Waking up early after a late night is the best way to fix your sleep schedule — here's why

Woman waking up early to fix her sleep schedule
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If you want to get enough sleep, it's important to establish a consistent routine where you go to bed and wake up at the same time every day. However, an upcoming deadline, travel or a big social event at night can mean you hit the hay later than usual.

If that happens, how can you get your sleep schedule back on track? You might think it's a good idea to get your full seven to nine hours of sleep by having a lie-in and waking up later than usual. Unfortunately this can be a huge sleep mistake.

To help you, we recently spoke with Alexandra Zatarain, co-founder of Eight Sleep, the brand behind some of this year's best mattresses for personalized sleep — about the hacks she uses to keep her sleep schedule on track.

3 hacks to fix your sleep schedule fast

1. If you go to bed late, wake up early anyway

Alexandra Zatarain goes to bed between 9.30pm and 10pm every night and wakes up naturally at the same time each morning. However, there are times when social events or a busy work schedule can disrupt that routine. If that happens to you, Zatarain has a simple trick for immediately getting your sleep schedule back on track...

"Try to maintain your same wake-up time within a 30-minute window," she tells us. "So if I go to bed a few hours later, I try to get less sleep than usual by still waking up at my usual wake up time."

Woman waking up in bed

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Deliberately aiming for less sleep than usual might sound like a recipe for temporary sleep deprivation – and it is; that's the point. "That's going to help me the following day to feel tired, because instead of sleeping my usual eight to nine hours, maybe I get seven or six and a half. The next day, I'm going to want to go to bed at 9pm or 9.30pm [her usual bedtime]."

What if you have multiple late nights in a row? Zatarain believes that you should go through a "sleep reset" after all those busy evenings die down. "Once you're ready to go back into your routine, start again with the falling asleep and waking up at a set time."

2. Only use melatonin as a last resort

Melatonin supplements and gummies have grown in popularity over the years, but should you take melatonin gummies to fall asleep? Zatarain believes they should only be used as a last resort and warns against consistent use. You should also consult your doctor before considering melatonin.

"If I'm really, really tired or a jet lagged and I need a bit of a boost [to relax], maybe I'll have some melatonin," she says. "Just be mindful; don't disrupt your body with a lot of chemical components. 

"It doesn't mean that they're bad – they're natural chemicals – but they are going to change a little bit of your biology during that time. Ideally you should find solutions outside of that unless you have some sort of medical condition that requires it."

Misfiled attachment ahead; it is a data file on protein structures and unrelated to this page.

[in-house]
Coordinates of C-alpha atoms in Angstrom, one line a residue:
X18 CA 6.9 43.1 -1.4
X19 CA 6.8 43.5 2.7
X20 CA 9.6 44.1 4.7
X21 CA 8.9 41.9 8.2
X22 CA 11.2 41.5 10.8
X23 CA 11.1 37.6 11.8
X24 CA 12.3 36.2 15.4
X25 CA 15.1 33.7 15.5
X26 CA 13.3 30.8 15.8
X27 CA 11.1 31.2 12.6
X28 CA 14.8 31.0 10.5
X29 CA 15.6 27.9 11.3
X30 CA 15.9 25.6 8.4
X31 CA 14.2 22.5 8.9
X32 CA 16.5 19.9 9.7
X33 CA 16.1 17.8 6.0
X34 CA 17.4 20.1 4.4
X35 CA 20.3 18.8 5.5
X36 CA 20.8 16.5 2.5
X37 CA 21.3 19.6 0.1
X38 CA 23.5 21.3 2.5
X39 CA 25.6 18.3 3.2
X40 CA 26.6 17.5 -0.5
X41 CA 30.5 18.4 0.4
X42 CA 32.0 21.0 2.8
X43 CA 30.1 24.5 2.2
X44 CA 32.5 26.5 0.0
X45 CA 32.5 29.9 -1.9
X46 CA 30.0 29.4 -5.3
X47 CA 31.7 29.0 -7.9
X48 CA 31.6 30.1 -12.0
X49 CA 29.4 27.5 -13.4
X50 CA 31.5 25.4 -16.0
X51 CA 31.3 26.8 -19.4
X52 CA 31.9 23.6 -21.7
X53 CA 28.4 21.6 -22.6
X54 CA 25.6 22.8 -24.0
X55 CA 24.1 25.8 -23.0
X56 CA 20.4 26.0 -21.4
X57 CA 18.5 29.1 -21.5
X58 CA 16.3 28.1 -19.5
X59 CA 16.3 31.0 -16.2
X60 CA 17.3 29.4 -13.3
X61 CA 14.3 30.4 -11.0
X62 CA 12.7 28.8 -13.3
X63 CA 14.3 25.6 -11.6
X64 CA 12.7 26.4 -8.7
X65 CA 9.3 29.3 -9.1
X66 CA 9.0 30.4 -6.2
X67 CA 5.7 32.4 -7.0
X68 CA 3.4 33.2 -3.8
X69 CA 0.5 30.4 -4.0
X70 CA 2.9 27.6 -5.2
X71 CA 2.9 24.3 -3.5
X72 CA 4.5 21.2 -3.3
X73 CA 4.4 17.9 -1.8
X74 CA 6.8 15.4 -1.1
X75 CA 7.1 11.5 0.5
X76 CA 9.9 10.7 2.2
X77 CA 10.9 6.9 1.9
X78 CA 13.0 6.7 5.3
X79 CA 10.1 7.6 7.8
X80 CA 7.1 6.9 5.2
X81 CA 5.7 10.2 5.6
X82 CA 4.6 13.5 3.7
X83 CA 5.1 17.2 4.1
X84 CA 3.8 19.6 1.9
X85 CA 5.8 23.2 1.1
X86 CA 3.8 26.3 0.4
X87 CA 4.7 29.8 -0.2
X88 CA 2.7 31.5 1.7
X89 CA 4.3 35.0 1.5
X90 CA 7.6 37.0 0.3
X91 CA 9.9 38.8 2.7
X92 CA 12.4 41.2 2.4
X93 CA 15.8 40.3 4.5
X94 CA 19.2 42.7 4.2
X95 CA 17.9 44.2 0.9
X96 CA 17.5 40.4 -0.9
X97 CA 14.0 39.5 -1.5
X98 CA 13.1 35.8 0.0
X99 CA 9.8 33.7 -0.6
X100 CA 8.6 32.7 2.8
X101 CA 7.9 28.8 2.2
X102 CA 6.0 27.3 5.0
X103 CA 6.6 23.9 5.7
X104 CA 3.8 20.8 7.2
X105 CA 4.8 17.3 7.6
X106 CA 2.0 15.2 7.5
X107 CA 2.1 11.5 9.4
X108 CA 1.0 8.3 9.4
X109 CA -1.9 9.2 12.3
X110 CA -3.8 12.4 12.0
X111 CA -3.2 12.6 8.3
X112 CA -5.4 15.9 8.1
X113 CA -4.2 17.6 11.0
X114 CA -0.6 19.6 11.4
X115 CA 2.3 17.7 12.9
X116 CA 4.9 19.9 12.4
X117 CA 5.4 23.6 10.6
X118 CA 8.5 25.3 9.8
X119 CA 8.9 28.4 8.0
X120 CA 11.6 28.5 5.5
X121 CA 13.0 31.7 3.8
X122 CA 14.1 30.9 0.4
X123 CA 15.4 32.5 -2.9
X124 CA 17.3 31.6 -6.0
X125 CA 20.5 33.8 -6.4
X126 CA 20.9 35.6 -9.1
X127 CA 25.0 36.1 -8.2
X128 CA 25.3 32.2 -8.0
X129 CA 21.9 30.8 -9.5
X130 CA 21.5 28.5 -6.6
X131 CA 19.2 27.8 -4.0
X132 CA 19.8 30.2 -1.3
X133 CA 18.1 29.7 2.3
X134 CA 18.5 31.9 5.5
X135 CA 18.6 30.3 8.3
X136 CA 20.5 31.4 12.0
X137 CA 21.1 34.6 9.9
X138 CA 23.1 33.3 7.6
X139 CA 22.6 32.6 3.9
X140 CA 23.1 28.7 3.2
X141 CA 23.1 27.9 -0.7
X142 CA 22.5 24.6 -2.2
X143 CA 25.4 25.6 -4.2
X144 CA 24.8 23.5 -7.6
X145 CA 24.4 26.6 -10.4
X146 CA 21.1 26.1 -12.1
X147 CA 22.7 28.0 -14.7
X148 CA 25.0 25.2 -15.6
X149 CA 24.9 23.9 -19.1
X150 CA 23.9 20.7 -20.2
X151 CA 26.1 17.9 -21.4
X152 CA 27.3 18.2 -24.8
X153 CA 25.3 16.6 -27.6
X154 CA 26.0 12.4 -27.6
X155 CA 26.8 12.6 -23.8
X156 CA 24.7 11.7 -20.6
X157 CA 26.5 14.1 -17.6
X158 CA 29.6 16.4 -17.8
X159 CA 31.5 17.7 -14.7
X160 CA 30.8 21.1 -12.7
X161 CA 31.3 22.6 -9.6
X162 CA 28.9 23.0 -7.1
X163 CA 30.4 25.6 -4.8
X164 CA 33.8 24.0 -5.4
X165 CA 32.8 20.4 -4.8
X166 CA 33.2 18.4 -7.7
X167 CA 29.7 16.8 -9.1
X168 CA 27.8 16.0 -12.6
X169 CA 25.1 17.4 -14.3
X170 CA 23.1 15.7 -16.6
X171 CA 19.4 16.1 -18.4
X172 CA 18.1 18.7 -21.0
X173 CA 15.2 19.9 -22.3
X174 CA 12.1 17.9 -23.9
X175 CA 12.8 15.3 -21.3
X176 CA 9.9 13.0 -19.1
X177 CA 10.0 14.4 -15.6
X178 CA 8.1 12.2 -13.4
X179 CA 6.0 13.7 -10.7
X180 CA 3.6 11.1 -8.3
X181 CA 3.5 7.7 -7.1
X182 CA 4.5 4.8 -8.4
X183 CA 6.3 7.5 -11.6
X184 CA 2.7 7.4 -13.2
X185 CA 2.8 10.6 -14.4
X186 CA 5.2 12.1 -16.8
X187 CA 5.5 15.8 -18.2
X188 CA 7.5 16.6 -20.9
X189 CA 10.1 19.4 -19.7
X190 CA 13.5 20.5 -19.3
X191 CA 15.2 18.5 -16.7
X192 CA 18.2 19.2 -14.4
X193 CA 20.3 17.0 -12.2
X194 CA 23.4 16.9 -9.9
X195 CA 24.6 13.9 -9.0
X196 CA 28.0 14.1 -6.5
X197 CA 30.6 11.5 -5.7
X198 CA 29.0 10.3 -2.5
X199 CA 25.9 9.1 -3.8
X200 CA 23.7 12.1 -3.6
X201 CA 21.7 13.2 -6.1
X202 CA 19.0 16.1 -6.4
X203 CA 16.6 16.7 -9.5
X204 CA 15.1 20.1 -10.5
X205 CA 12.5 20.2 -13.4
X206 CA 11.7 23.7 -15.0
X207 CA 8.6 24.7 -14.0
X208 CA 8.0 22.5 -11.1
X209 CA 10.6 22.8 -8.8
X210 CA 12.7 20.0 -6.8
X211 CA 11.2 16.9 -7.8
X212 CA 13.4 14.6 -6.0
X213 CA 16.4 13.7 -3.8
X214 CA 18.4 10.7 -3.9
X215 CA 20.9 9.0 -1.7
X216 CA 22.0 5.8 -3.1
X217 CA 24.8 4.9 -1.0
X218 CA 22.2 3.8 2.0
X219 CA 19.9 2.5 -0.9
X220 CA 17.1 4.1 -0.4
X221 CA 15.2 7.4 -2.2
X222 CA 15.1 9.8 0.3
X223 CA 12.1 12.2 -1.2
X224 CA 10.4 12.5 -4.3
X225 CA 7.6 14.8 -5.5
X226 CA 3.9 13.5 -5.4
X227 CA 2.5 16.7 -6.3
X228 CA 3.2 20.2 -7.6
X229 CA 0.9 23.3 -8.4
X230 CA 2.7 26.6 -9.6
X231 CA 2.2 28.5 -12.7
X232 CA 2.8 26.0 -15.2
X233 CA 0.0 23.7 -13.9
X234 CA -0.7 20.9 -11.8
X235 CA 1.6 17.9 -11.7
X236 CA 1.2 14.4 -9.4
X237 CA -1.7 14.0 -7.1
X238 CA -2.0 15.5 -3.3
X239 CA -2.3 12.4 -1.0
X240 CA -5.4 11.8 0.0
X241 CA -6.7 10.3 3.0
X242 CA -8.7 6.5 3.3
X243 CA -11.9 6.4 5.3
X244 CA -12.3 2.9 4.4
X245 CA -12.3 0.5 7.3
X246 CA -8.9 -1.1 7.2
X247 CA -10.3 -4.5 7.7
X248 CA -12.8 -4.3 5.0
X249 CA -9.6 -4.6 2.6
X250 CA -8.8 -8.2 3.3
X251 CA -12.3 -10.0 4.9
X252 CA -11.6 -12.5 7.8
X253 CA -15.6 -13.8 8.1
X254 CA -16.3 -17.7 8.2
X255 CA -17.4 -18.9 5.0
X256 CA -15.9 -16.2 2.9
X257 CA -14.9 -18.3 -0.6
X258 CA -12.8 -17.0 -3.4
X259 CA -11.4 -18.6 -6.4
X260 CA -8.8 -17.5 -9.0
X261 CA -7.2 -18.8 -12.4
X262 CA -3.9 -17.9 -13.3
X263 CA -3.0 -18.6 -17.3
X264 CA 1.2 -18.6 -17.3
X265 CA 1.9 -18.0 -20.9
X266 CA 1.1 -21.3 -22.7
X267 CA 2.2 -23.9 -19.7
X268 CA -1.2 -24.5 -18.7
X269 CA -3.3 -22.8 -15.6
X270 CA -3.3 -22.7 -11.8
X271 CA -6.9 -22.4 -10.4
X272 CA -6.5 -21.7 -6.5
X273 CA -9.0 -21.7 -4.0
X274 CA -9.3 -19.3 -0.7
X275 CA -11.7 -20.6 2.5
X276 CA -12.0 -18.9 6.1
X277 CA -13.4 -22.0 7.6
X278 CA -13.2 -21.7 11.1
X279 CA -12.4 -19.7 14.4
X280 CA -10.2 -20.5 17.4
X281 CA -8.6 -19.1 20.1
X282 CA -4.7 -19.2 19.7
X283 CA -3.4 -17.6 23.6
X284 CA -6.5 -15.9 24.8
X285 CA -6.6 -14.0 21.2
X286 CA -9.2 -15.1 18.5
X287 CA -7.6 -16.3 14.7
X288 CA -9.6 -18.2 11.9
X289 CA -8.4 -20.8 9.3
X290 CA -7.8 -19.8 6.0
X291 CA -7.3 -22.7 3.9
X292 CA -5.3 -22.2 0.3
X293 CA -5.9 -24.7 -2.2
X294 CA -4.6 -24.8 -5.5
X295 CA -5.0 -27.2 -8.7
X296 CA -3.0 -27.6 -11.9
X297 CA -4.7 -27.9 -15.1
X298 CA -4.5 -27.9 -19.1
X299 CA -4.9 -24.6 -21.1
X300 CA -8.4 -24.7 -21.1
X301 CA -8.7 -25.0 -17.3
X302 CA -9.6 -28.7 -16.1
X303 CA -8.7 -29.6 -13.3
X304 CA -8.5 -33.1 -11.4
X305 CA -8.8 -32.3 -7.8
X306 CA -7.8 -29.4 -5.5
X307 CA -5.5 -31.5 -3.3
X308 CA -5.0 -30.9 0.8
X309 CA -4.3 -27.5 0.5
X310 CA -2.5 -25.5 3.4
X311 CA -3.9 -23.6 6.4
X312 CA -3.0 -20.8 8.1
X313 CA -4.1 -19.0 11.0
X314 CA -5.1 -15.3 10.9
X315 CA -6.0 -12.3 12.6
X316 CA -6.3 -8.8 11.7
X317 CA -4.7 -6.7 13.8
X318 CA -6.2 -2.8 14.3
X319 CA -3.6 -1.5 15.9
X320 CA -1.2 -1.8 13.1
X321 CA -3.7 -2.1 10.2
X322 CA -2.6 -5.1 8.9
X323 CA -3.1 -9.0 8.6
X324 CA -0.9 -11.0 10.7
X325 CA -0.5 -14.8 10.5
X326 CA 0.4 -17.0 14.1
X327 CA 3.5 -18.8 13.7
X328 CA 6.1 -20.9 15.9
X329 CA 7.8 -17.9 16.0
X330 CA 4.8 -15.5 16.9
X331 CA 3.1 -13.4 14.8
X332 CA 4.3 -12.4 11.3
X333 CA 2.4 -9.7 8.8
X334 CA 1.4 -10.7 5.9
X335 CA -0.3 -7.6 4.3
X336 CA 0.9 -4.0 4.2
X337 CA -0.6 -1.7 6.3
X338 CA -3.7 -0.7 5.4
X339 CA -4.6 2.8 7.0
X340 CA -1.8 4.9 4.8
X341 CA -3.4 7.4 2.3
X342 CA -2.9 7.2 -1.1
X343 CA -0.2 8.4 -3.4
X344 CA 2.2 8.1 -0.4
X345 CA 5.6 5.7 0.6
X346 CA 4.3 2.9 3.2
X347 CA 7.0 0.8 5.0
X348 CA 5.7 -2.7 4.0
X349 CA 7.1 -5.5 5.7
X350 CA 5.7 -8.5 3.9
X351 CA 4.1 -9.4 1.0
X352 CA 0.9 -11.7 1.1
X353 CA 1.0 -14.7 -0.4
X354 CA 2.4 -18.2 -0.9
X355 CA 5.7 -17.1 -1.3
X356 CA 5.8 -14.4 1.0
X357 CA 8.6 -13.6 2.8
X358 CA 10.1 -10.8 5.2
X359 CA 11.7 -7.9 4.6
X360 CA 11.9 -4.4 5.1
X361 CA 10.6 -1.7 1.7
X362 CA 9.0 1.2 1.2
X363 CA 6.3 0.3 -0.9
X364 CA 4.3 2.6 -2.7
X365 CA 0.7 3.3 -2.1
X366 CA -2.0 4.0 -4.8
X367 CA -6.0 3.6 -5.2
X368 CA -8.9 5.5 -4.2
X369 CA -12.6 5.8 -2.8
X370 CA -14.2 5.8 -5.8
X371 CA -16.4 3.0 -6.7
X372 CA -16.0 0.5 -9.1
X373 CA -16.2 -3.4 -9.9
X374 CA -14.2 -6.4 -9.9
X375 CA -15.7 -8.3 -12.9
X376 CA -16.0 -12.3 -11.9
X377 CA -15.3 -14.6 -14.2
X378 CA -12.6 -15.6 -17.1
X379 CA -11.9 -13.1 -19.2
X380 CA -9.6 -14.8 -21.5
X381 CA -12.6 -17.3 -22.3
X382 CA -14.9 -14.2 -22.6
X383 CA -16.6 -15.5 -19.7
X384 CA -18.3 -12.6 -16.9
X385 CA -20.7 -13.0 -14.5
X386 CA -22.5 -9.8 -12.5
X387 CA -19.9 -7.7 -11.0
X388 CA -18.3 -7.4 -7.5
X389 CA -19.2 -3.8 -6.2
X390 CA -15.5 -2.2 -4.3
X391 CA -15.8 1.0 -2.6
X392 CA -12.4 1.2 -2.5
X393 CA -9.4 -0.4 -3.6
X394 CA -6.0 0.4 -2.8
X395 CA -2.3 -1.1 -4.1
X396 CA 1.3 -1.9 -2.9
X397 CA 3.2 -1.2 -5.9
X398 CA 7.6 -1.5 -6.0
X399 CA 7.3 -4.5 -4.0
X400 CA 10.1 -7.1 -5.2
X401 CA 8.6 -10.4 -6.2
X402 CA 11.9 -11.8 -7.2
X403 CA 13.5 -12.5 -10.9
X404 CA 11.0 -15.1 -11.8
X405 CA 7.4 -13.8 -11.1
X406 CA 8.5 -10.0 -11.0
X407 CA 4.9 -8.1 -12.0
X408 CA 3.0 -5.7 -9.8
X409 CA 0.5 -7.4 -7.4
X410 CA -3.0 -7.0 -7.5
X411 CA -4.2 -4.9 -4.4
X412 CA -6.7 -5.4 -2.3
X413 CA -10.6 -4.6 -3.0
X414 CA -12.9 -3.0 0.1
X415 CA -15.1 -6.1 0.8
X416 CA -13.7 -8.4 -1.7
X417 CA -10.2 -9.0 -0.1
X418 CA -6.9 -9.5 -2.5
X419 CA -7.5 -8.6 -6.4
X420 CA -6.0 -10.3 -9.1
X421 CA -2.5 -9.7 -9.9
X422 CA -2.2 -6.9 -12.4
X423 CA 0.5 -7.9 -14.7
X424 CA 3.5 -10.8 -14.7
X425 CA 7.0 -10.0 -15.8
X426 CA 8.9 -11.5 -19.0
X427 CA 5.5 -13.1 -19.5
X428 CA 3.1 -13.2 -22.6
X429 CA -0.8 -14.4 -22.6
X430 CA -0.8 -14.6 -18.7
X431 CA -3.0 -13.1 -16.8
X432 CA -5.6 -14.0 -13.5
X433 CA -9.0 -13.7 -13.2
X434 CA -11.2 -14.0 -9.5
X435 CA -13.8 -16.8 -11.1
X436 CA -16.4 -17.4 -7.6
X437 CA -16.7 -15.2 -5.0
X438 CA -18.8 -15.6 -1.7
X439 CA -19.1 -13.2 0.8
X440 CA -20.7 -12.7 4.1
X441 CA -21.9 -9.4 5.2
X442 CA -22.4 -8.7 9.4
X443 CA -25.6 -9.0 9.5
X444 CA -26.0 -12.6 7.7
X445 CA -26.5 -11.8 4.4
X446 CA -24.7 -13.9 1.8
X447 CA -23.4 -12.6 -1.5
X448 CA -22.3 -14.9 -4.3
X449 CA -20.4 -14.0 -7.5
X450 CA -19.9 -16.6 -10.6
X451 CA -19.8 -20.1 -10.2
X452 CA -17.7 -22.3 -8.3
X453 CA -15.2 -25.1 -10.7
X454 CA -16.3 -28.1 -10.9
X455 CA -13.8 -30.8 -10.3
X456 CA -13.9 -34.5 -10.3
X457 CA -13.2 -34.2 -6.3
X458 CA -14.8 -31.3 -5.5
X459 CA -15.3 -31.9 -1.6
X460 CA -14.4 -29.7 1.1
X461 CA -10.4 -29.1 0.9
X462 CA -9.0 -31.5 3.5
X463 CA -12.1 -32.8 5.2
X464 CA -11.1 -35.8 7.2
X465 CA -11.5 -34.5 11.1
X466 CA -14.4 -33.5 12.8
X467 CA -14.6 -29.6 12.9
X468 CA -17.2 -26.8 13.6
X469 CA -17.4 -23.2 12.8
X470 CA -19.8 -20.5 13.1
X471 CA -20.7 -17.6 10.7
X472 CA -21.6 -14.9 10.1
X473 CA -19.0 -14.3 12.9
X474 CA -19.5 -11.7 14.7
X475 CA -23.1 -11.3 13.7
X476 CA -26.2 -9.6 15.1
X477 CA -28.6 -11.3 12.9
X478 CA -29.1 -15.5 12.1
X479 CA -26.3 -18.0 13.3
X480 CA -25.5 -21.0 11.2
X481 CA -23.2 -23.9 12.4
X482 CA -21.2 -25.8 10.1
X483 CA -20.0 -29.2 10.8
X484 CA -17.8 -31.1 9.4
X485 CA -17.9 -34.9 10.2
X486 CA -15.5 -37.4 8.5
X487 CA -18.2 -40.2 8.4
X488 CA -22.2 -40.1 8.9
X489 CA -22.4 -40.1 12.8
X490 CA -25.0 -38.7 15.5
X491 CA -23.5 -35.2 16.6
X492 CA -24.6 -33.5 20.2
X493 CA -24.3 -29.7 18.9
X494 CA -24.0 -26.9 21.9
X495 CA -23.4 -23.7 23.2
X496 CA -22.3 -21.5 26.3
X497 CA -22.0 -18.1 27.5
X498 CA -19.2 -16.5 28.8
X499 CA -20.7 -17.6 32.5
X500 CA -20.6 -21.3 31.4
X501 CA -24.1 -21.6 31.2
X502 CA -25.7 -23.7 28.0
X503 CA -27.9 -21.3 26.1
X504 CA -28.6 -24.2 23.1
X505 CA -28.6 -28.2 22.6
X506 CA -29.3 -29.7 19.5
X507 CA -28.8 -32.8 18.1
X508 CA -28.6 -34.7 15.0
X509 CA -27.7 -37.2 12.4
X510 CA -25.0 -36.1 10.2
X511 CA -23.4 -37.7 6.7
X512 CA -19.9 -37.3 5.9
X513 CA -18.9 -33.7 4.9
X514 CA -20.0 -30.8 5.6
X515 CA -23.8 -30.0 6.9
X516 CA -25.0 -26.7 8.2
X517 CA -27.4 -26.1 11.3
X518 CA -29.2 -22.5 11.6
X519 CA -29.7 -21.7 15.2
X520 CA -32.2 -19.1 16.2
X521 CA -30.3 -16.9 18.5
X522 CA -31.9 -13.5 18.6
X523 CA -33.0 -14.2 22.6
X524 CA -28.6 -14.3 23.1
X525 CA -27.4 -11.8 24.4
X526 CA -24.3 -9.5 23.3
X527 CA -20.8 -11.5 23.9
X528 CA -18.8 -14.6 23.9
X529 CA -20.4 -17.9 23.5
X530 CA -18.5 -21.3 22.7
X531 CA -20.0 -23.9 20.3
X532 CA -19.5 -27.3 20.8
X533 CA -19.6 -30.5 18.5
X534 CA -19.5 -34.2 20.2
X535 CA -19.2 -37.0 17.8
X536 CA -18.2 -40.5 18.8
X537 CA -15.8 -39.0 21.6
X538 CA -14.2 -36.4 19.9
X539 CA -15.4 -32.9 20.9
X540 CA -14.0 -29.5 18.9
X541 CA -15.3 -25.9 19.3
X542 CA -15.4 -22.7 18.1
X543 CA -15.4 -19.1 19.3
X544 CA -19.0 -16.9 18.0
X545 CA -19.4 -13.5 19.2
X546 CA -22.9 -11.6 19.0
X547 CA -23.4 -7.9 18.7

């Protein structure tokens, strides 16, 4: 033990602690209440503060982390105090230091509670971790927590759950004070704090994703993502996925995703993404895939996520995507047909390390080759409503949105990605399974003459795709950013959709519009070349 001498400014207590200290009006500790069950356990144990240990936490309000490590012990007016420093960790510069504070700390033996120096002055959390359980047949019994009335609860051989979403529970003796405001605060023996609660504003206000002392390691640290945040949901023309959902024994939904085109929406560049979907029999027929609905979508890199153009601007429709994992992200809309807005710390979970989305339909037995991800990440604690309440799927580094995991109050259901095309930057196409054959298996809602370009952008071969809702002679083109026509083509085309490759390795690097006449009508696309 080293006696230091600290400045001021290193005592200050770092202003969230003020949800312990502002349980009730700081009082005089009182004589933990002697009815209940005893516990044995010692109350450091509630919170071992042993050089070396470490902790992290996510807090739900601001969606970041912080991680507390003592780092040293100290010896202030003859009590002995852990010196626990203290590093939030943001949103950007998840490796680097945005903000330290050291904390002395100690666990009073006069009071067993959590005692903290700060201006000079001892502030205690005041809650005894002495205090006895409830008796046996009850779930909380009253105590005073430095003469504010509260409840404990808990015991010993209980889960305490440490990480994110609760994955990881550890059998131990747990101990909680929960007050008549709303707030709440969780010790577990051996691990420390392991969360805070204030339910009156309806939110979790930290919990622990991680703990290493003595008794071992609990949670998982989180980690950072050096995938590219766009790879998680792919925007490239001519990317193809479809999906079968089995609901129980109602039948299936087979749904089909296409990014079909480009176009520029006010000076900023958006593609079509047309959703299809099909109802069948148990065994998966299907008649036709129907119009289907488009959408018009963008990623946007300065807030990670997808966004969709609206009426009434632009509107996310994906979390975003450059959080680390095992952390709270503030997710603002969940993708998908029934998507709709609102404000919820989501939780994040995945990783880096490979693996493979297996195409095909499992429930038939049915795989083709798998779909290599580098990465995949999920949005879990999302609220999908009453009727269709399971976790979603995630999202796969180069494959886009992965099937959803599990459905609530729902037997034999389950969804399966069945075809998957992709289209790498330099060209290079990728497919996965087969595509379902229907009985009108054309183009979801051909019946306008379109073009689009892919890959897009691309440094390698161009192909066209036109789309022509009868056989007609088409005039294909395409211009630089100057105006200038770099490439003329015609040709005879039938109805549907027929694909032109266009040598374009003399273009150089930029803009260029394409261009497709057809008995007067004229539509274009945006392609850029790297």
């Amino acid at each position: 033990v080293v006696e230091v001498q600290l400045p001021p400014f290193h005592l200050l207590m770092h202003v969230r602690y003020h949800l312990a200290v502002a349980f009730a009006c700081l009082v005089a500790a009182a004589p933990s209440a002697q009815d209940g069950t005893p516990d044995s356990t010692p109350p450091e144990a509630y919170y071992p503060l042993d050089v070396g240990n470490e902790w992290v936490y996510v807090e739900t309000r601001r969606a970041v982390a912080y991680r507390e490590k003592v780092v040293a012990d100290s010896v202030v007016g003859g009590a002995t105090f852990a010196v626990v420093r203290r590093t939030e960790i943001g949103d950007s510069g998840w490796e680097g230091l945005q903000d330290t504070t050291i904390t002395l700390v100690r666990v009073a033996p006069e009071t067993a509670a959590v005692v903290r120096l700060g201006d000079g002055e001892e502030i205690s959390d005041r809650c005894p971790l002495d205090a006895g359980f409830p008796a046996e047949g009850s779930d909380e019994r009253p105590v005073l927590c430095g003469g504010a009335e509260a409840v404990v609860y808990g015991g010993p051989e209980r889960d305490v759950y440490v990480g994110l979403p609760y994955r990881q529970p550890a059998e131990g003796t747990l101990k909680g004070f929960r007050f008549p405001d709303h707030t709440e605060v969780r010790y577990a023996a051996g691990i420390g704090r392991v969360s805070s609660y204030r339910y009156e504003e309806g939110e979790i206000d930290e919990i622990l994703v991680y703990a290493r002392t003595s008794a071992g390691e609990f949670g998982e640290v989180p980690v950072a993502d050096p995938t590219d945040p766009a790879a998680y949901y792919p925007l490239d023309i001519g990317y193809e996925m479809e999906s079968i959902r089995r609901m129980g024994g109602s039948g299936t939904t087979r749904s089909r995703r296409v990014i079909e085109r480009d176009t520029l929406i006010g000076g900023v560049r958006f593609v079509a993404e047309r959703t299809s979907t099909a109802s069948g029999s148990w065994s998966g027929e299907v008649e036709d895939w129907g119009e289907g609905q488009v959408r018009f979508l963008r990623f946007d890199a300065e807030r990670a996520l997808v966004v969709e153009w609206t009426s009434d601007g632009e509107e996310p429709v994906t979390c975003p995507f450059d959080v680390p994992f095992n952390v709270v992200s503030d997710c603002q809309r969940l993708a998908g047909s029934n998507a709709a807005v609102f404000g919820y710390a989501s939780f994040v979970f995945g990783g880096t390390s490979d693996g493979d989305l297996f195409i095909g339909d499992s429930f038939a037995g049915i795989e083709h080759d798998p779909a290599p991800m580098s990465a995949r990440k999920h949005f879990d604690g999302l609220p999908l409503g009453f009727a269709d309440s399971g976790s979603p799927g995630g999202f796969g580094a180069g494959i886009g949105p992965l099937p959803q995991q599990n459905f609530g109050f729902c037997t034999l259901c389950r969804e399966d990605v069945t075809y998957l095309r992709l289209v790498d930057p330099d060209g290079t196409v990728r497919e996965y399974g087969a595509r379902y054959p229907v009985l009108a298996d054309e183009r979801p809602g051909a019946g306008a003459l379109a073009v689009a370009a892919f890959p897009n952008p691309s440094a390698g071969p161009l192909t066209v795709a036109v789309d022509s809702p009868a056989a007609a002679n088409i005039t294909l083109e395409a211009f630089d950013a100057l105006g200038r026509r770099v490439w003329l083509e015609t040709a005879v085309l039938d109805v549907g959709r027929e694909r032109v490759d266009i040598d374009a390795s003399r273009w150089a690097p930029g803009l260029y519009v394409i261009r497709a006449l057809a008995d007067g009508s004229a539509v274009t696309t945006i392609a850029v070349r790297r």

3. Have a proper wind-down routine 

If you've woken up early after a late night yet still don't feel tired come bedtime, Zatarain recommends establishing a good wind-down routine to help you feel sleepy. "My wind-down routine is simple: I try not to be working on my computer past 7.30pm, then I have a dinner that's easy to digest. I also don't drink alcohol."

Woman with hair in towel relaxes at night with a bowl of cereal

(Image credit: Getty Images)

How to create a relaxing nighttime routine when you're busy

Sometimes, creating a winddown routine can be difficult if you're having a busy week where you're travelling, staying out late, taking on more shift, or juggling different responsibilities. Here are three ways you can get ready for bed during busy periods:

  • Have (non-sugary) cereal for dinner: If it's been a long day and you really don't have the energy to cook, you can have cereal for dinner without it affecting your sleep. Nutritionist Jessica G. Anderson of Top Nutrition Coaching recently told us that a bowl of low sugar, low saturated fat cereal with high fiber content can make a great-pre-bedtime snack. 
  • Use visualization to fall asleep: The Sleep Visualization Method involves imagining yourself in a peaceful setting or scenario to help you fall asleep. A study by the University of Oxford found that picturing something serene, like a meadow or a relaxing afternoon in the summertime, helps you drift off.
  • Brush your teeth straight after dinner: Brushing your teeth right before bed is a common nighttime routine mistake. James Wilson, a sleep expert for MattressOnline, told us: "Before you start relaxing for the evening, make sure you have done everything you usually do before bed, like getting into your PJs and brushing your teeth. That way, you can jump into bed when you feel sleepy, rather than doing anything that may wake you up." 
Frances Daniels
Sleep Staff Writer

Frances Daniels is a Sleep Staff Writer at Tom's Guide and her role includes covering all mattress and sleep news, in addition to mattress reviews and buyer's guides, plus sleep accessories such as pillows and mattress toppers. Frances is a PPA-accredited journalist and is hugely interested in the relationship between good sleep and overall health. When not writing about mattresses and sleep for Tom's Guide, Frances enjoys writing about women's issues, health and wellbeing, the environment, and her native Wales.